The historic Lemp Mansion, a 33-room Italianate-style house, is located at 3322 DeMenil Place in St. Louis. It was built in 1868 by Jacob and Elizabeth Feickert. In 1876, after William J. Lemp married the Feickerts’ daughter, Julia, they took possession of the mansion, in which they would rear eight children. The stately home has long been a landmark in its Benton Park neighborhood, where it stands just one block from the now-defunct facilities of the William J. Lemp Brewing Company.
Although many of the original details of the home have been replaced, there are still some remaining pieces. The decorative iron gates from an open-air elevator that once served the Lemps can still be seen in the rathskellar. In a room once used as the Lemp brewery office, there is still an Italian marble mantel. The ceiling in the parlor is hand-painted, and the fireplace mantels are intricately carved from rare African mahogany. The main bathroom includes a glass-enclosed shower that William J. Lemp purchased from an Italian hotel. Three fireproof vaults where the Lemps stored art and other valuables are located in the rear of the home.
The home was the scene of much family tragedy, including Julia’s death from cancer in 1906. In addition, three suicides took place within its walls:
• In 1904, William J. Lemp shot himself in his upstairs bedroom.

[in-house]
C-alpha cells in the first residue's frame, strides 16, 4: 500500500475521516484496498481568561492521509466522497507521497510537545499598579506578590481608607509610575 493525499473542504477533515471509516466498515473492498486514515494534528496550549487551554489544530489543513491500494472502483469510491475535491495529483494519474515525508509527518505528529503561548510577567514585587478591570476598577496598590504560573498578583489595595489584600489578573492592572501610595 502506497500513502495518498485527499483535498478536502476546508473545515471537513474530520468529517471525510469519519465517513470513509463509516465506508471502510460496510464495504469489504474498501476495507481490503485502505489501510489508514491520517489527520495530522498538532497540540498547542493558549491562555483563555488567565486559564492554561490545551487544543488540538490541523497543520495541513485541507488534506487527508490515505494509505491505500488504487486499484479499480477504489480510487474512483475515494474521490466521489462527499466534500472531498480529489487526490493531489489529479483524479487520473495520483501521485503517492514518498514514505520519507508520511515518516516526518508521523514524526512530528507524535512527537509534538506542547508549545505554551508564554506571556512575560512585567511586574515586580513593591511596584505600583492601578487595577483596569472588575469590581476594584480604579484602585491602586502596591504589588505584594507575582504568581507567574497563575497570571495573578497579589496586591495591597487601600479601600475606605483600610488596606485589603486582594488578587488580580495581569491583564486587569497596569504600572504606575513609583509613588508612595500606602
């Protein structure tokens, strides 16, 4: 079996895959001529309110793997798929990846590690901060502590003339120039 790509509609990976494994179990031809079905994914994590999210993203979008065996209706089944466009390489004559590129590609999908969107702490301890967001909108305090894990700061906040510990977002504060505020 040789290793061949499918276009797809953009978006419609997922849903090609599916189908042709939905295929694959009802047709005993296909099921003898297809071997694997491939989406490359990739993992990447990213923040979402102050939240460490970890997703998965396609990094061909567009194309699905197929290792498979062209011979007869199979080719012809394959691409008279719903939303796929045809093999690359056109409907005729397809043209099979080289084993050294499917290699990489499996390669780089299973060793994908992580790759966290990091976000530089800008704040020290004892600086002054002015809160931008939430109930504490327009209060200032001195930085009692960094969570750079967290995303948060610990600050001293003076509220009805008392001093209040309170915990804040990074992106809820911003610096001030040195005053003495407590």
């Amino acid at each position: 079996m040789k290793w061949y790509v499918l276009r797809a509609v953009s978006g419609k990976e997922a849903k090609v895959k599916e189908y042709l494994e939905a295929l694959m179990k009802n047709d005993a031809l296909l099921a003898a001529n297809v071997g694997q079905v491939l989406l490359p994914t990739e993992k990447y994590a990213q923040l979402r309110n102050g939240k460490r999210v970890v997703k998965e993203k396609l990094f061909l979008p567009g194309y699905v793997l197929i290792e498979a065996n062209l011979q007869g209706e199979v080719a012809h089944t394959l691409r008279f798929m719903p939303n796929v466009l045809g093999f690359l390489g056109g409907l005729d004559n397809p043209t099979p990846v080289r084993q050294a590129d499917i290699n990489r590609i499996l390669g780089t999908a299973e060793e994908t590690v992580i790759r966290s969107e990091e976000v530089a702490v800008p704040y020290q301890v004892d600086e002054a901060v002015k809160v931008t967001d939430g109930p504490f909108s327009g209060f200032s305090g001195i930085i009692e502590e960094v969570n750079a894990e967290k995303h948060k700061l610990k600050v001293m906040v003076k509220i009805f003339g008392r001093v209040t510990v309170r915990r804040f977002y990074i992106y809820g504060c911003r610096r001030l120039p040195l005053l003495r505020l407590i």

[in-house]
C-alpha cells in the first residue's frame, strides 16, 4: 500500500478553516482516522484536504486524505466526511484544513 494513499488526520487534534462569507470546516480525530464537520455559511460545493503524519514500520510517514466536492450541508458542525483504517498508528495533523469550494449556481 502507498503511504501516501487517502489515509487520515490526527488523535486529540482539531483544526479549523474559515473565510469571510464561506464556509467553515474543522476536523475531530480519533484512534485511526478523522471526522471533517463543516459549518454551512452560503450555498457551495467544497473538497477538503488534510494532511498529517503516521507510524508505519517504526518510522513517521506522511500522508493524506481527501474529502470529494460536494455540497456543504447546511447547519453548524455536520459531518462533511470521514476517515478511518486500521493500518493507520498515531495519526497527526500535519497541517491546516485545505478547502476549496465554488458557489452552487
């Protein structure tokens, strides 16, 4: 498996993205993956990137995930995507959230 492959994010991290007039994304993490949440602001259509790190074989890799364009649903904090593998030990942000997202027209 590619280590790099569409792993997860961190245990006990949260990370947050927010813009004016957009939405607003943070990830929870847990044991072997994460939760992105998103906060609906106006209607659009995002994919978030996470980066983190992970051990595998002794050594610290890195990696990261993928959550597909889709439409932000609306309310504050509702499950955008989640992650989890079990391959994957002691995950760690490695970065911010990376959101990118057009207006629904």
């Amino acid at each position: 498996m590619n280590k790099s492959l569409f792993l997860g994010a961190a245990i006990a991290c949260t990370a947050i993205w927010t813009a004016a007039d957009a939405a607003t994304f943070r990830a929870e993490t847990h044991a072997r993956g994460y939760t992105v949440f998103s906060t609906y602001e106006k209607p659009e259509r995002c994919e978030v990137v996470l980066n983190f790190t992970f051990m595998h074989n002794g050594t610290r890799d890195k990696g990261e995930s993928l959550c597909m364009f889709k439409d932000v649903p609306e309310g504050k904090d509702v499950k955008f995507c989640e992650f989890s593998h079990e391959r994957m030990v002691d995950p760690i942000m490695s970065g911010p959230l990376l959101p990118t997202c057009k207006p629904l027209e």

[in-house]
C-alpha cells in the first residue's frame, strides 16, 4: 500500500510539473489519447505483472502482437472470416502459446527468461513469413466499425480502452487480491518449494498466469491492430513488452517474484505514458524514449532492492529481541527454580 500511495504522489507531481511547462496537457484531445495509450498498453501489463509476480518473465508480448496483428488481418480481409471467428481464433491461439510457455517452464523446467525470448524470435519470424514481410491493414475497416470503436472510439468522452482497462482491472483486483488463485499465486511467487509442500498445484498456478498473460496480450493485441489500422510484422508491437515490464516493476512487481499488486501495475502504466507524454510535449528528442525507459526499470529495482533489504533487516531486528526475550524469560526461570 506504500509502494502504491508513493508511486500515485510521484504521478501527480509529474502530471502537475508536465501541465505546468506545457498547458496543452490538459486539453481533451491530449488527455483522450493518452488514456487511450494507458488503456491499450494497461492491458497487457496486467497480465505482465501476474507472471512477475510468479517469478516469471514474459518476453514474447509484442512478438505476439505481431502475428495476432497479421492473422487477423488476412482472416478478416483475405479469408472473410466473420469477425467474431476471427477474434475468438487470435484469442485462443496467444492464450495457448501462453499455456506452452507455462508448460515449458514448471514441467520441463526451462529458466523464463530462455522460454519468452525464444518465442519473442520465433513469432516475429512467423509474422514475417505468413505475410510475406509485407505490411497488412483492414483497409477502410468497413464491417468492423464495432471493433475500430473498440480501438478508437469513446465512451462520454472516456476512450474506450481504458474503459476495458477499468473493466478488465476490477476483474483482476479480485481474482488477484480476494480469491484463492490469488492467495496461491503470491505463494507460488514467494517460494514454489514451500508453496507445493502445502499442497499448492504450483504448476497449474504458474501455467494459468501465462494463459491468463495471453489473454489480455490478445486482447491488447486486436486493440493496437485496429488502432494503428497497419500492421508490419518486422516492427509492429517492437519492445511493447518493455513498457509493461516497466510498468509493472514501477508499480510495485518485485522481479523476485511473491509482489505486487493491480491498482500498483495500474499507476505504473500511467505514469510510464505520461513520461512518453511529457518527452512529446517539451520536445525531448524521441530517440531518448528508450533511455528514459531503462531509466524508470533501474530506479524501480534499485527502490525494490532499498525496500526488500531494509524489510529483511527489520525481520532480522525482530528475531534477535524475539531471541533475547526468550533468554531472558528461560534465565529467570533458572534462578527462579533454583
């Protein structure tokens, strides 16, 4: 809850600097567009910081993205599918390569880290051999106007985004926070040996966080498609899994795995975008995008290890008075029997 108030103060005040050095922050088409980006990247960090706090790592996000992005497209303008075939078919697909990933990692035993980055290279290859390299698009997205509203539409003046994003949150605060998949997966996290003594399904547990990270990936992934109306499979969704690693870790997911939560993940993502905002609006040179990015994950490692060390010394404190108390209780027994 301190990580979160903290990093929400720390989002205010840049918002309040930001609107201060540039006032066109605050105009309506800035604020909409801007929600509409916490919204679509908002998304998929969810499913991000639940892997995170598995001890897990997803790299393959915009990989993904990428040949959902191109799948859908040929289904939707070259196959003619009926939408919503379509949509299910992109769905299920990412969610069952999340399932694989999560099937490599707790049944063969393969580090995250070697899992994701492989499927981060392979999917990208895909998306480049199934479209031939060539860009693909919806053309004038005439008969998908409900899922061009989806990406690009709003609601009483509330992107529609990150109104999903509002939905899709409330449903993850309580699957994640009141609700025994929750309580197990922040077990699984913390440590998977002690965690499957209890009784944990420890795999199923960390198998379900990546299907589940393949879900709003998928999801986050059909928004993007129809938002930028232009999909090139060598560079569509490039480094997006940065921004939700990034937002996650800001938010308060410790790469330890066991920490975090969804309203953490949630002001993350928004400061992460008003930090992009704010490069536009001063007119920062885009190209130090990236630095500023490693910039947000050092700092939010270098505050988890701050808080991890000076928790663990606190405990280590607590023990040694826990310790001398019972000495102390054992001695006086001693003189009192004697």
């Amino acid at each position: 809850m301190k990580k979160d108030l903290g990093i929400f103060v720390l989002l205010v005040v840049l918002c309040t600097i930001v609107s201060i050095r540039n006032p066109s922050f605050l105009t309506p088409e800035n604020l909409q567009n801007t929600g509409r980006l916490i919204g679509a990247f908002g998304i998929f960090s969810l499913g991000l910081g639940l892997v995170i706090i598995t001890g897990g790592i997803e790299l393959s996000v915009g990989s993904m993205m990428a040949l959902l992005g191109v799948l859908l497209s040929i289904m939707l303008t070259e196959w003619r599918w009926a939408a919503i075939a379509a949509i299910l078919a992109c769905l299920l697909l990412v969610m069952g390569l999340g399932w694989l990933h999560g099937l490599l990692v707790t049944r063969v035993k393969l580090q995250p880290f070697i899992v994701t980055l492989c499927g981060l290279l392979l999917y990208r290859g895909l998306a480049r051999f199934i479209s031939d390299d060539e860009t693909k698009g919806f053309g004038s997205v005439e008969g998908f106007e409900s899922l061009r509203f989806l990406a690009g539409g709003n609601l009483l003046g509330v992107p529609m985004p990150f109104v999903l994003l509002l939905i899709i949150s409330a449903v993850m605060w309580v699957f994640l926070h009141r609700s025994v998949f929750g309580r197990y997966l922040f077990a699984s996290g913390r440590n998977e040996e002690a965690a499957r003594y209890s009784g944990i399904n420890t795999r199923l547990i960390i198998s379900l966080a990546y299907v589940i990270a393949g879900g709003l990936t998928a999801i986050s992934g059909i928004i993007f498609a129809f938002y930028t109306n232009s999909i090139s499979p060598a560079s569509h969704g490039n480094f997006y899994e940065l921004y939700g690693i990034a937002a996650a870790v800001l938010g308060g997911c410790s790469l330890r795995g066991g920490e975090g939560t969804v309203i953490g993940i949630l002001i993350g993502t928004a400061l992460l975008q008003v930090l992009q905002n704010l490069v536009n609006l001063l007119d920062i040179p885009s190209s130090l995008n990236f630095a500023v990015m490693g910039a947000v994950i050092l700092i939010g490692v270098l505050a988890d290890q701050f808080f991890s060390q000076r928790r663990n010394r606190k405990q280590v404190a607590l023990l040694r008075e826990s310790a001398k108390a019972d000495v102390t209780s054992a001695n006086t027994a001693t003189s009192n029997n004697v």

• In 1922, William J. Lemp Jr., shot himself in his office on the home’s first floor.
• In 1949, Charles Lemp, another son of William Sr., shot himself in his bedroom.
The mansion was purchased in 1976 by the Pointer family of St. Louis, who immediately launched an extensive renovation effort to restore the historic home to its original grandeur. Today, the home functions as a restaurant and bed and breakfast, and features a small museum of memorabilia once owned by the Lemp family, as well as a number of items from the brewery and its cave system.
Owing to the well-known tragedies that have taken place within its walls, the Lemp Mansion has an infamous reputation as one of the most haunted houses in America. Over the years, dozens of chilling encounters with long-dead Lemps have been reported by restaurant staff and guests, as well as some of the craftsmen employed in the restoration of the old house. The stories range from hearing disembodied voices to the witnessing of full-body apparitions.